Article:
Saturday, December 31, 2011

WEEK #40 / Glass Fishing Buoy

Glass Fishing Buoy
James Aponovich
oil on panel, 5" x 7", 2011


Recently I was asked to be member of a major New York art gallery, Hirschl & Adler Modern. It is a big deal.
Hirschl and Adler Gallery is taking part in the annual NY Armory Show which opens on March 7. They have requested from me a new and large American based painting for this exhibition. Wow! New and large. I am up for it , but it will be challenging to find enough day light hours to complete this new piece and still post a new painting each week for the blog.
The gallery ( Hirschl & Adler Modern) is supportive of my efforts in completing this blog project and the planned June show of the 52 paintings at Clark Gallery. But it is important to me that I am getting work to them as well.

Do I give up the Aponovich 52 and concentrate on the new painting?
Do I finish this blog project risking not completing the large piece?

As usual, Beth had an idea for a sensible solution......paint the large piece and paint studies to post each week that document the process. So please bear with me as I combine both.


James Aponovich
Detail: Appledore Still Life

The new painting is set on Appledore Island, part of the Isles of Shoals off the coasts of New Hampshire and Maine. I cannot show a preliminary sketch because I do not have is all in my head. At this point everything is fairly malleable, but here you can see that the fishing buoy is fully drawn. Above it, taped to the canvas, is a sketch of a tidal pool which will define part of the land/ seascape.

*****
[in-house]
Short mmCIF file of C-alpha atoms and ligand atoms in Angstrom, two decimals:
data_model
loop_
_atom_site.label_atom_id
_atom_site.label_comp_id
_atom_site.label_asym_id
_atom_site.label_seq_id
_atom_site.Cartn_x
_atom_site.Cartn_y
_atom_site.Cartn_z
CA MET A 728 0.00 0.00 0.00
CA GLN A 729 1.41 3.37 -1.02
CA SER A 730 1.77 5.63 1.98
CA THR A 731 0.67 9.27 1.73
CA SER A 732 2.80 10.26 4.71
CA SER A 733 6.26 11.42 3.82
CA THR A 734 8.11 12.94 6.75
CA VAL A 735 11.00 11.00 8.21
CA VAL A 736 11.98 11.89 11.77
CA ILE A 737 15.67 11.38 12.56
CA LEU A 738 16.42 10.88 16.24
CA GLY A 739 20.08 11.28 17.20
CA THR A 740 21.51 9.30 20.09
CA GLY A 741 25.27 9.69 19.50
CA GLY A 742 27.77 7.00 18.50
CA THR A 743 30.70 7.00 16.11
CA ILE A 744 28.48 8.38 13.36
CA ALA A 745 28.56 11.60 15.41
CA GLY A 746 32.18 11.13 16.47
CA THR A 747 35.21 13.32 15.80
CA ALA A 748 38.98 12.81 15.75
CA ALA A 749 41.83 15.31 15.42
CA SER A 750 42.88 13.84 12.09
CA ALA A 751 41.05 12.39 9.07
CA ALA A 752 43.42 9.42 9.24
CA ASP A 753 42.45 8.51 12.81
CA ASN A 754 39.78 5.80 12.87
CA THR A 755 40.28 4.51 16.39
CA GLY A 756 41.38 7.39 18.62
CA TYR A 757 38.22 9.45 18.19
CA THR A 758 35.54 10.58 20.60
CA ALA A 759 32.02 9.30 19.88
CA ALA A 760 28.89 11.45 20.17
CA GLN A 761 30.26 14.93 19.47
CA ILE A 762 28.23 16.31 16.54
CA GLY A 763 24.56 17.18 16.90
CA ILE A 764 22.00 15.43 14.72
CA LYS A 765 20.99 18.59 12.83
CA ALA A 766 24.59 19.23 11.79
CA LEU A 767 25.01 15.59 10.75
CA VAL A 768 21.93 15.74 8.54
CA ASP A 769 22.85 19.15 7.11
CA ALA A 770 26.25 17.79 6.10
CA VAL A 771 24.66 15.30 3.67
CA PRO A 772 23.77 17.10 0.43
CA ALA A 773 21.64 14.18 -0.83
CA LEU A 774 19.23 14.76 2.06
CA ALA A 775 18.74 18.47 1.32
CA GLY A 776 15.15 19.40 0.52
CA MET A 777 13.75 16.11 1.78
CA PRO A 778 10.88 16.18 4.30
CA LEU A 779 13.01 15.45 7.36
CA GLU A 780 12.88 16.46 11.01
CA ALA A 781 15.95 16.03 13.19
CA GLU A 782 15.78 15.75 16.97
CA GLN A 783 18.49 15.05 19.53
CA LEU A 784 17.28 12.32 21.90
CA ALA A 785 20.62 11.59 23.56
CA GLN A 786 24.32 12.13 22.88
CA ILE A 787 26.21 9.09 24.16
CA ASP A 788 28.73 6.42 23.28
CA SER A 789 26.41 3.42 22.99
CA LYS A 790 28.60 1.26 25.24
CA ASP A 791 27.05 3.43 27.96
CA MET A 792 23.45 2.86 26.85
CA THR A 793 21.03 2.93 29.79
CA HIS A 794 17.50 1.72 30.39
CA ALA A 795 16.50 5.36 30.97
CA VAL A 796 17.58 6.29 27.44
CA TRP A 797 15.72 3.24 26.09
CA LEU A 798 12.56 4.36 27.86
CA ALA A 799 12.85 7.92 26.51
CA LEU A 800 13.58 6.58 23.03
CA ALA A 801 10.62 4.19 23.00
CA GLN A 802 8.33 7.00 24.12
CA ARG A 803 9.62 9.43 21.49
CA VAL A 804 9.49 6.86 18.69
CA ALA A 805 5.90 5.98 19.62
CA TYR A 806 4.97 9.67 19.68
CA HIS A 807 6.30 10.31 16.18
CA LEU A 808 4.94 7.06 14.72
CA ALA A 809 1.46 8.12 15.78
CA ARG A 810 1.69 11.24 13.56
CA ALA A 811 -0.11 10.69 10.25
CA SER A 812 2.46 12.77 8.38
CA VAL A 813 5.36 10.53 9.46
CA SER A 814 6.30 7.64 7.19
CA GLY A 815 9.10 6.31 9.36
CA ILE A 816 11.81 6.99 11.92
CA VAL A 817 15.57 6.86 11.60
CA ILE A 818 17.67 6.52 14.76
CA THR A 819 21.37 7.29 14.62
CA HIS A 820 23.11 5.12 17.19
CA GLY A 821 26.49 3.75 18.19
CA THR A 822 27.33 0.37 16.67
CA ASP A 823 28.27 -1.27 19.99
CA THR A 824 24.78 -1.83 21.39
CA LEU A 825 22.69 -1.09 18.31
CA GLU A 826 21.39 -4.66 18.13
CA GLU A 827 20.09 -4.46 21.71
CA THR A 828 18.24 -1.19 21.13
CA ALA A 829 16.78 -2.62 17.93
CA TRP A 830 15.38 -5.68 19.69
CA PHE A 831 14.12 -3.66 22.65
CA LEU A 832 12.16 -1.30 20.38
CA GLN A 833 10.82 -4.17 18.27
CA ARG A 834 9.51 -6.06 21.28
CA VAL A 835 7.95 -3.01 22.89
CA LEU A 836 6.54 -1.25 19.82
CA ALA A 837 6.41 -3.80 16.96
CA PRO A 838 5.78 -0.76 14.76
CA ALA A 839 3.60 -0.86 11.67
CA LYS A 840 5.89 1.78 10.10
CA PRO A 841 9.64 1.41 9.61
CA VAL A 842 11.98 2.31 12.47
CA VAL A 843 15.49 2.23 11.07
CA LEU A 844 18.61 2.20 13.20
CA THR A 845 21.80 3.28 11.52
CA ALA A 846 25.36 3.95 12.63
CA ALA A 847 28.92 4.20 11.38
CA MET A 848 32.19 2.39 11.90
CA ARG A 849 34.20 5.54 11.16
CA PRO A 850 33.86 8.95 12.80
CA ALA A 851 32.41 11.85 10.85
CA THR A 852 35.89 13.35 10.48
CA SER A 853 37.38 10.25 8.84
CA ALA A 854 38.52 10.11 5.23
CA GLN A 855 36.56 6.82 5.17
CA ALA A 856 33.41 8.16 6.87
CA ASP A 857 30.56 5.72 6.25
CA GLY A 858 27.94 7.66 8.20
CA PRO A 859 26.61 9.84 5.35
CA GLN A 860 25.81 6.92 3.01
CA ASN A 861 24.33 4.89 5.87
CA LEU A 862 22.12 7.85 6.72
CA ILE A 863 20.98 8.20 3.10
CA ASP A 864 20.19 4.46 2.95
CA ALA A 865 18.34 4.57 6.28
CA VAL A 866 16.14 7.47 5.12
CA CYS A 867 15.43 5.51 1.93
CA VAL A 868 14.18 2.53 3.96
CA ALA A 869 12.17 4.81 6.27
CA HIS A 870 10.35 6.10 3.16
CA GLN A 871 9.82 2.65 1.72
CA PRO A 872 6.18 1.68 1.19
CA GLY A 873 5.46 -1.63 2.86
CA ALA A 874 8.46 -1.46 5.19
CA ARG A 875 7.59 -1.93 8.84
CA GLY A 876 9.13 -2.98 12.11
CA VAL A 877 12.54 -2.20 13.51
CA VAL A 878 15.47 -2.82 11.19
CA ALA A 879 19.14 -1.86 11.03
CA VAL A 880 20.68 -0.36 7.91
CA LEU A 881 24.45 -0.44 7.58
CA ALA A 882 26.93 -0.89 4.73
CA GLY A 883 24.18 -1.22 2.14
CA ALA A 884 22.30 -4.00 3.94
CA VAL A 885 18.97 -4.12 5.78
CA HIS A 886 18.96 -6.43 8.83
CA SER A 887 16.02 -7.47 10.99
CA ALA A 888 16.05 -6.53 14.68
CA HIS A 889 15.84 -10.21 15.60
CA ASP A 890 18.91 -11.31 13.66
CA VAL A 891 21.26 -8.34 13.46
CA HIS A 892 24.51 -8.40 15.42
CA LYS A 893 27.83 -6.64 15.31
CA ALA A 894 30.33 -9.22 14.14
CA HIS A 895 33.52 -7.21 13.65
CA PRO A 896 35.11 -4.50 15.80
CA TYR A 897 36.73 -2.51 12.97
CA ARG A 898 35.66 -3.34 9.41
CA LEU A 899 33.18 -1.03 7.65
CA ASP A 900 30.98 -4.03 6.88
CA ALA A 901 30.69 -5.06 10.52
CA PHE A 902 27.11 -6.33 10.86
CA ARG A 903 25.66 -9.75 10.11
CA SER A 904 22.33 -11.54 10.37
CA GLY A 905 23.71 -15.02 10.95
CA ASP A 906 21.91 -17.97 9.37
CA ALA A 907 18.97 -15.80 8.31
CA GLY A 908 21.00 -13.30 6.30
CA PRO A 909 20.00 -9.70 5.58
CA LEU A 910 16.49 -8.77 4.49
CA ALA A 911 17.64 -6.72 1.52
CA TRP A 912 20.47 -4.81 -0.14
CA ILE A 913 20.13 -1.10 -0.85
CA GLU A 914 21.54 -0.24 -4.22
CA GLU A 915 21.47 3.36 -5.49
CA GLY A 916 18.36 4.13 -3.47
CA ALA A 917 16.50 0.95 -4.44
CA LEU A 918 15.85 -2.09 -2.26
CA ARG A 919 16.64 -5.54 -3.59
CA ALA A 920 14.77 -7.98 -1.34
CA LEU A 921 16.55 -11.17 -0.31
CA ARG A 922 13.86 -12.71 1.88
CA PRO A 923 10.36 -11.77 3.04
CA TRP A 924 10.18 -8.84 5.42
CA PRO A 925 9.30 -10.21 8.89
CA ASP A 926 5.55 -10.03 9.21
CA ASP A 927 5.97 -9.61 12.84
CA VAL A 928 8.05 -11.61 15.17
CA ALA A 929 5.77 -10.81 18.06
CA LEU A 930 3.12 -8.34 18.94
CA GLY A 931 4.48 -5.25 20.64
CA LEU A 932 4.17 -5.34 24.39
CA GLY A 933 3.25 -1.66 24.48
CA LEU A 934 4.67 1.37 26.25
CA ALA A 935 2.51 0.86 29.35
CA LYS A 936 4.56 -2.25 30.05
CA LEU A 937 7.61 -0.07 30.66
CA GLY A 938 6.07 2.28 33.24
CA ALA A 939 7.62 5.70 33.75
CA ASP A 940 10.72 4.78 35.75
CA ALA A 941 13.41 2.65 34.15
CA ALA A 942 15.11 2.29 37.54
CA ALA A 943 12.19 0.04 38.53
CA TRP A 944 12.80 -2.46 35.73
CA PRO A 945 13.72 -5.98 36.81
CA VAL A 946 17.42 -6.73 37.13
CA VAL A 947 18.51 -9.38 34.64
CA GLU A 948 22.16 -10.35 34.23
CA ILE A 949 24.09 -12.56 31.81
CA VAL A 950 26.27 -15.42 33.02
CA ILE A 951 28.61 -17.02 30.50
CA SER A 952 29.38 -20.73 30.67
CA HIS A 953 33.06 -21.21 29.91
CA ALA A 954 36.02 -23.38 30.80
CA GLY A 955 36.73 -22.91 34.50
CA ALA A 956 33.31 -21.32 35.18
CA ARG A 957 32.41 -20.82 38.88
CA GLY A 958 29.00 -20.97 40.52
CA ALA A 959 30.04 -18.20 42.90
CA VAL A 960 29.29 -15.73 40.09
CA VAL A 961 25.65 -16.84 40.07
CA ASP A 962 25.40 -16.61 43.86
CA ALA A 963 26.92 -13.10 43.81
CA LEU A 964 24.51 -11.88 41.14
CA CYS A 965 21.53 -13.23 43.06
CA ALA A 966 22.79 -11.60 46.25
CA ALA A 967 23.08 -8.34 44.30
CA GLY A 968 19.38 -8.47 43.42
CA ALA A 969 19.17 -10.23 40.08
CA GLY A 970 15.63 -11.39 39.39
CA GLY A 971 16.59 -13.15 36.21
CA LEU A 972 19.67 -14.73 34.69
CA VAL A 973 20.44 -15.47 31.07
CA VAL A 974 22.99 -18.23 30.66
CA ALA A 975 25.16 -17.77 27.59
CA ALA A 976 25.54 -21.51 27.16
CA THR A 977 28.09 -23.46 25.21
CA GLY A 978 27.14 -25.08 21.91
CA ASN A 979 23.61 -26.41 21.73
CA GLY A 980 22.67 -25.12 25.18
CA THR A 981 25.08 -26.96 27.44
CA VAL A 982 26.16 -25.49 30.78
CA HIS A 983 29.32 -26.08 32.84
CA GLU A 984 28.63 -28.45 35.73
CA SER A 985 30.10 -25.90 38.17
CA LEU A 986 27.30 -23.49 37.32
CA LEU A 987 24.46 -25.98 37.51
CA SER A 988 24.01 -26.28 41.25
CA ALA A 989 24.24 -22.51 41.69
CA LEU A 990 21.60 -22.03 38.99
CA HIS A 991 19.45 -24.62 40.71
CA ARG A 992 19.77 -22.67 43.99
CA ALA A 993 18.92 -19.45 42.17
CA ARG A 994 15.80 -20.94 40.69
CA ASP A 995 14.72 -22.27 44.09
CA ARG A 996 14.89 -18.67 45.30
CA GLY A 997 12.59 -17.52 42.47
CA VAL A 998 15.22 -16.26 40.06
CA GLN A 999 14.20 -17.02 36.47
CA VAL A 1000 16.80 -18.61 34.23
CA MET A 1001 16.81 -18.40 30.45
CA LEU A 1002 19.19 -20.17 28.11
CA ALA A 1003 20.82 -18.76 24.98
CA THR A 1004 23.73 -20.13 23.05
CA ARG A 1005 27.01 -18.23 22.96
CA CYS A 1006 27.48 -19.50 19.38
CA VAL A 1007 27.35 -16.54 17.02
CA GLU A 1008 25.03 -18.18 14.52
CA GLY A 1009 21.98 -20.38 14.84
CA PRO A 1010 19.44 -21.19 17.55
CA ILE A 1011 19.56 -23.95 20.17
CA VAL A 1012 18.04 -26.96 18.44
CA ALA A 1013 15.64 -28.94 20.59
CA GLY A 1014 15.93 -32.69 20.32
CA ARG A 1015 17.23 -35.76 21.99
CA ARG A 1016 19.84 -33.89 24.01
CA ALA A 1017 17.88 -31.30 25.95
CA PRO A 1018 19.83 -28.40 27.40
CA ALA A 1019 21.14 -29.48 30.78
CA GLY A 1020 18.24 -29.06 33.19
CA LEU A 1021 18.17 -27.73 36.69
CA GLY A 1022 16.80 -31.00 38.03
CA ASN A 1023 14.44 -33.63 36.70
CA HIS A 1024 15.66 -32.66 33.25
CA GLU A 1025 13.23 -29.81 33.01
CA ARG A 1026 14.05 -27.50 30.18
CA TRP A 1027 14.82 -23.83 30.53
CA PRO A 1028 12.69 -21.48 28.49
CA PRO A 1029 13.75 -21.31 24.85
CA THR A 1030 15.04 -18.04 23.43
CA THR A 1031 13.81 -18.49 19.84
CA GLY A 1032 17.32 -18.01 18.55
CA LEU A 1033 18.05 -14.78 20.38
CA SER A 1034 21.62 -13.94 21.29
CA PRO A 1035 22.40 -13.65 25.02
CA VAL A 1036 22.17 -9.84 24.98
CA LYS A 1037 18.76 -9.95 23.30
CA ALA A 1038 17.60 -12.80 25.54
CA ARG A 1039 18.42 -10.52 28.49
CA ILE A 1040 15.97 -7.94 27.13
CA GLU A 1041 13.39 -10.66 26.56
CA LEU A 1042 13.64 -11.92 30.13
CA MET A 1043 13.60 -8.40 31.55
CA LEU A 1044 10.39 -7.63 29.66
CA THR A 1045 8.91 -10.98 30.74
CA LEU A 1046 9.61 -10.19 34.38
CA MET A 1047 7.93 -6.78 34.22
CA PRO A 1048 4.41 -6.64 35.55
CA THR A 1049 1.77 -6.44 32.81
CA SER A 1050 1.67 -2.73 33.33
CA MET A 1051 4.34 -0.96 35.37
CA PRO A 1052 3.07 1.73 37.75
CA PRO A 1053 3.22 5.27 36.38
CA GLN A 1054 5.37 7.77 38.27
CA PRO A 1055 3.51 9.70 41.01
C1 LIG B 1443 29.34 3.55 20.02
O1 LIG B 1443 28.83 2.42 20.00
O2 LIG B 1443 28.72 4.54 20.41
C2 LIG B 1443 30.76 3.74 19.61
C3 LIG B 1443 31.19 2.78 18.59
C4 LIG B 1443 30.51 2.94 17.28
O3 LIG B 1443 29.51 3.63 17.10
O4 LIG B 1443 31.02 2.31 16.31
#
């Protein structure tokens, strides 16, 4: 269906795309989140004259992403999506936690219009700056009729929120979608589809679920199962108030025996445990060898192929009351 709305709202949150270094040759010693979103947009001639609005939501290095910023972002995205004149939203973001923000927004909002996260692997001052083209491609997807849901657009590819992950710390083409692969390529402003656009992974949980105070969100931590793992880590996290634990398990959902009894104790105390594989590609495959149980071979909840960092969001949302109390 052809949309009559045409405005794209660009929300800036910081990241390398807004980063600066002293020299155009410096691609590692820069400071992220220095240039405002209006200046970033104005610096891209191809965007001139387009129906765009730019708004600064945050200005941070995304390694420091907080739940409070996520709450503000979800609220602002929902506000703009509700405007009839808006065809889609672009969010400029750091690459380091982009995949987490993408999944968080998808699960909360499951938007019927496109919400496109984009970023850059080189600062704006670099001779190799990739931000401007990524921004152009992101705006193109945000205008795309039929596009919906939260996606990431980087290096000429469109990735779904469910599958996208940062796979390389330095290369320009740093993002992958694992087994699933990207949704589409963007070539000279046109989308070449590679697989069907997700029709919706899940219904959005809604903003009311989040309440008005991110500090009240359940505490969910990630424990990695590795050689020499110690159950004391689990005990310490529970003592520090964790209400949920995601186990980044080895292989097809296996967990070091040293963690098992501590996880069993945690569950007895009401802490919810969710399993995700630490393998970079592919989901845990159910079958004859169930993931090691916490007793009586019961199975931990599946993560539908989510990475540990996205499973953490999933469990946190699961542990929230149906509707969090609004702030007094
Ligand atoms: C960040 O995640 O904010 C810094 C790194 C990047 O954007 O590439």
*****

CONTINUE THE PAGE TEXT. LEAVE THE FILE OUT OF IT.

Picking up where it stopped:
So,stay tuned......remember I told you it was going to be a bumpy ride!

copyright 2011 James Aponovich

Saturday, December 24, 2011

Week #39 / Three Mandarin Oranges

Three Mandarin Oranges
James Aponovich
oil on panel. 10" x 8", 2011

Right now it's Christmas Eve. I just finished the painting. Family is arriving through the door, dogs are barking and my services are required in the kitchen.
Happy Holidays

Sunday, December 18, 2011

WEEK 38/ A Bunch of Radishes

A Bunch of Radishes
James Aponovich
Oil on canvas, 9" x 9", 2011


I have written about the power of the center ( week #7). In this painting of radishes I am interested in the tension that the sides of the composition exert on the subject matter. In other words, how to build tension. These radishes are more or less life size and if they were part of a larger grouping of objects they would appear small. By bring the sides of the canvas close to the tissue a certain tension is created and it gives the radishes a larger and more significant scale.